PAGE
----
A Dutch designer is determined to make robots less robotic

Rob Scharff

The words ‘robot’ and ‘robotic’ conjure up images of rigid, unemotional automatons that are as far removed from sensitive, hot-blooded human beings as you can get. But as robots creep increasingly into our everyday lives, one designer is out to change that feeling.

Rob Scharff, a researcher at Delft University of Technology in the Netherlands, has developed a 3-D printed soft robotic limb that responds to a human handshake by squeezing your hand back, mimicking human-to-human interaction.

“Currently, the feedback that robots are able to give humans is underdeveloped as compared to human-human communication,” explains Scharff. “In human-human communication, verbal communication is supported and complemented by body language. Integrating these human-like qualities in robotics can help to make communication with robots more intuitive.”

Scharff’s soft robotics prototype is printed from a flexible material and integrates air chambers in the palm of the robot’s hand, which expand and contract in response to pressure, such as from a human grasp, causing the robot’s fingers to grip either more or less. The fingers and thumb of the hand can be controlled separately and the robot’s wrist rotates in both directions – making the robot all the more human as it does so.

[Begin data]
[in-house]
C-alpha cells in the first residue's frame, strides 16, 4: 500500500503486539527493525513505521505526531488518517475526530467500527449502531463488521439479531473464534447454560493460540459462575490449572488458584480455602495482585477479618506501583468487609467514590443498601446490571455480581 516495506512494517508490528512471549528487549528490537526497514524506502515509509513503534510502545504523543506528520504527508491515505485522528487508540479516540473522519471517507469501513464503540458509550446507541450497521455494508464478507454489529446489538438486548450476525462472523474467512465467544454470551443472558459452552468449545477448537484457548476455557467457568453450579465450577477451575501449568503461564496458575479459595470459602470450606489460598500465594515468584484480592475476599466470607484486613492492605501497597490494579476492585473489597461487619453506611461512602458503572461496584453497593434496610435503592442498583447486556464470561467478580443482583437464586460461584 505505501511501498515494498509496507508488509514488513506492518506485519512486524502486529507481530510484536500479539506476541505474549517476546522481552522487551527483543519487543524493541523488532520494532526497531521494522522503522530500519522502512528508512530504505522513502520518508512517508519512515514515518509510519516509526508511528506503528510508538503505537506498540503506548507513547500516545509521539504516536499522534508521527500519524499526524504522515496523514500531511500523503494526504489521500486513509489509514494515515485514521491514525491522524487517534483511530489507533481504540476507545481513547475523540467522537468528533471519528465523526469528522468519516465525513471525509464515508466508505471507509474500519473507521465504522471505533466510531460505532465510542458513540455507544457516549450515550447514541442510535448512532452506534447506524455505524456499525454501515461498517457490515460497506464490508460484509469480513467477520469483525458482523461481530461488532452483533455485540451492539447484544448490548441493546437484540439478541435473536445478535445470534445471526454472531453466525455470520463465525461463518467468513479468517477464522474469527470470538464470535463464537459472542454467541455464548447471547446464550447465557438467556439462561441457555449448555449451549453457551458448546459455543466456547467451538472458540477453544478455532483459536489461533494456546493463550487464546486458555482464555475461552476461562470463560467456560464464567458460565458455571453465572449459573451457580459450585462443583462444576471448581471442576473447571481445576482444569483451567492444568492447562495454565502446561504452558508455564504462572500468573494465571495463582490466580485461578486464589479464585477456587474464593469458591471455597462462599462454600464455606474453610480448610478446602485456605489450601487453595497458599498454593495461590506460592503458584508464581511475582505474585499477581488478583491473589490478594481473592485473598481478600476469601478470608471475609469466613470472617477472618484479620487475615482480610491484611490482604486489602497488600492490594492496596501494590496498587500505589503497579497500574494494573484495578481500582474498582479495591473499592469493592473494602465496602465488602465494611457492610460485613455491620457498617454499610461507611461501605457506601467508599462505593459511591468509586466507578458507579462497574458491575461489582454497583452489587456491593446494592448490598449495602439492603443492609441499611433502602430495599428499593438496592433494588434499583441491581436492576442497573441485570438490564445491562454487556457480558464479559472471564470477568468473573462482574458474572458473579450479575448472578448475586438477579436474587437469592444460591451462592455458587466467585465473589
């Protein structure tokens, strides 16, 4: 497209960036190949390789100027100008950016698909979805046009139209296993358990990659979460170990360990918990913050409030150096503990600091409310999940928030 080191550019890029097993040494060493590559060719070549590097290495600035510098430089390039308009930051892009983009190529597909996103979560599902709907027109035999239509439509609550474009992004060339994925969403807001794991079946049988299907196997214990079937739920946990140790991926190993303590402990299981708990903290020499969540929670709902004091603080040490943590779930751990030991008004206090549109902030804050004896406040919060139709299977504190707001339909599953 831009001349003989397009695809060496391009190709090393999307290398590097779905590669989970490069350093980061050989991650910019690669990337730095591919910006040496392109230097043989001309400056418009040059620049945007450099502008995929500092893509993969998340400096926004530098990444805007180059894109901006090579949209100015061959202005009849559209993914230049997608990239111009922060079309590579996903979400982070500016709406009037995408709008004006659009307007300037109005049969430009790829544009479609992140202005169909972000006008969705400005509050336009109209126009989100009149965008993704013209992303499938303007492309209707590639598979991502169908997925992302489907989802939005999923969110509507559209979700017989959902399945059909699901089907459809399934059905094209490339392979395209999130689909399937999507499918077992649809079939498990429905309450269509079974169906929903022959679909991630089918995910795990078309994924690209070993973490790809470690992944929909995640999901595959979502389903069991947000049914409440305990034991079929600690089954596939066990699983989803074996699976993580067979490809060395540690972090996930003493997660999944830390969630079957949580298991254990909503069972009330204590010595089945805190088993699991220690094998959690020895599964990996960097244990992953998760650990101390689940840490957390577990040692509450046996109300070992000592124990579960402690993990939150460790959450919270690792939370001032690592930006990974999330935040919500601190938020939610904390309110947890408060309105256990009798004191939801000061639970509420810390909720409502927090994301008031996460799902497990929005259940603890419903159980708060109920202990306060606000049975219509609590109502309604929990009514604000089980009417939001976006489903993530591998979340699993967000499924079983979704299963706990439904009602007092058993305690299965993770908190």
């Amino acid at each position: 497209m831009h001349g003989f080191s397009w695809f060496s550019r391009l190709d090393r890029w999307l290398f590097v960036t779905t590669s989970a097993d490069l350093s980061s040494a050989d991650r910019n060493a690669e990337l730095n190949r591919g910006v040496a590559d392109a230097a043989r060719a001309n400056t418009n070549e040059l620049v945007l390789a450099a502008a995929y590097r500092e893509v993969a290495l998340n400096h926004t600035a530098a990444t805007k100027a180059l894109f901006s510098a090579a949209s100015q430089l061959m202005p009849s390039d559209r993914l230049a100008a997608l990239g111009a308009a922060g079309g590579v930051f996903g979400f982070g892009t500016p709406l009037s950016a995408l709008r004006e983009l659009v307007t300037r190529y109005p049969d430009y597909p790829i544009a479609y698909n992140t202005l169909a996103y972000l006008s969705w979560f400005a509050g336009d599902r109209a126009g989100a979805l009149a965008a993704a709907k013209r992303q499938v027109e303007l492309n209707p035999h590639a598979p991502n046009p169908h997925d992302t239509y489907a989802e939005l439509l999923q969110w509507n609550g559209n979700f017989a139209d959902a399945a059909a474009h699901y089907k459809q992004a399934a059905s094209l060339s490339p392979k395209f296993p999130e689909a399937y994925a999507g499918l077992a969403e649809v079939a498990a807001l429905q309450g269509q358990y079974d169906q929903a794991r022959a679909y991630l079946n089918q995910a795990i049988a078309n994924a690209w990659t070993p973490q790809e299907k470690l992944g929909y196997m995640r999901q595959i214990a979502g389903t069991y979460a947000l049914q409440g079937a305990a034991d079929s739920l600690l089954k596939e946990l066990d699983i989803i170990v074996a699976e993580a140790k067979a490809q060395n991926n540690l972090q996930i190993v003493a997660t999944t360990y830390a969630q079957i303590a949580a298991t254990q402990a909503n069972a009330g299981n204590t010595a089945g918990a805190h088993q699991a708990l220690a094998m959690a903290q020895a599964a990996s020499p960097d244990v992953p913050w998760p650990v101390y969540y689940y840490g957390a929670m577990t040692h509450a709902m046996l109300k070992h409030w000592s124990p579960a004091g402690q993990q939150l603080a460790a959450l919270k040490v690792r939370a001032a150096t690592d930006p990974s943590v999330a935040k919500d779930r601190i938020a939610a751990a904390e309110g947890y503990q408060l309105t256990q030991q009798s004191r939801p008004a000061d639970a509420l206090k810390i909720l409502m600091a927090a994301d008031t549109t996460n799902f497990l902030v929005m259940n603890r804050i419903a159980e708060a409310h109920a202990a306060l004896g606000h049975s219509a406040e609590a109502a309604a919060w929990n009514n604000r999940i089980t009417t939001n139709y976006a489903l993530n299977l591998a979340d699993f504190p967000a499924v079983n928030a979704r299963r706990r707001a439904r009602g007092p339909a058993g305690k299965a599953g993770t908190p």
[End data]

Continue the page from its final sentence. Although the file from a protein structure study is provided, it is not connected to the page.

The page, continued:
“Qualities [such] as movement and tactility become parameters that designers can play with to design expression,” he adds. “Designing a robot’s expression is no longer limited to making use of the existing actuators [like] screens and speakers, but can be deeply embedded in the design of the robot’s actuators, sensors and body.”

The robotic limb was on show at Dutch Design Week 2015 in October, an annual event to show off the designs of the future. Scharff is looking at developing the technology into custom 3D printed gloves that can help stroke victims learn to grip objects again. Development of soft robotics can have many uses; making hitherto cold, rigid robots seem much softer and human-like holds much promise in the area of prosthetics, care robots, and even industrial grippers where a delicate touch is required. Such developments might go some way to making robots less robotic.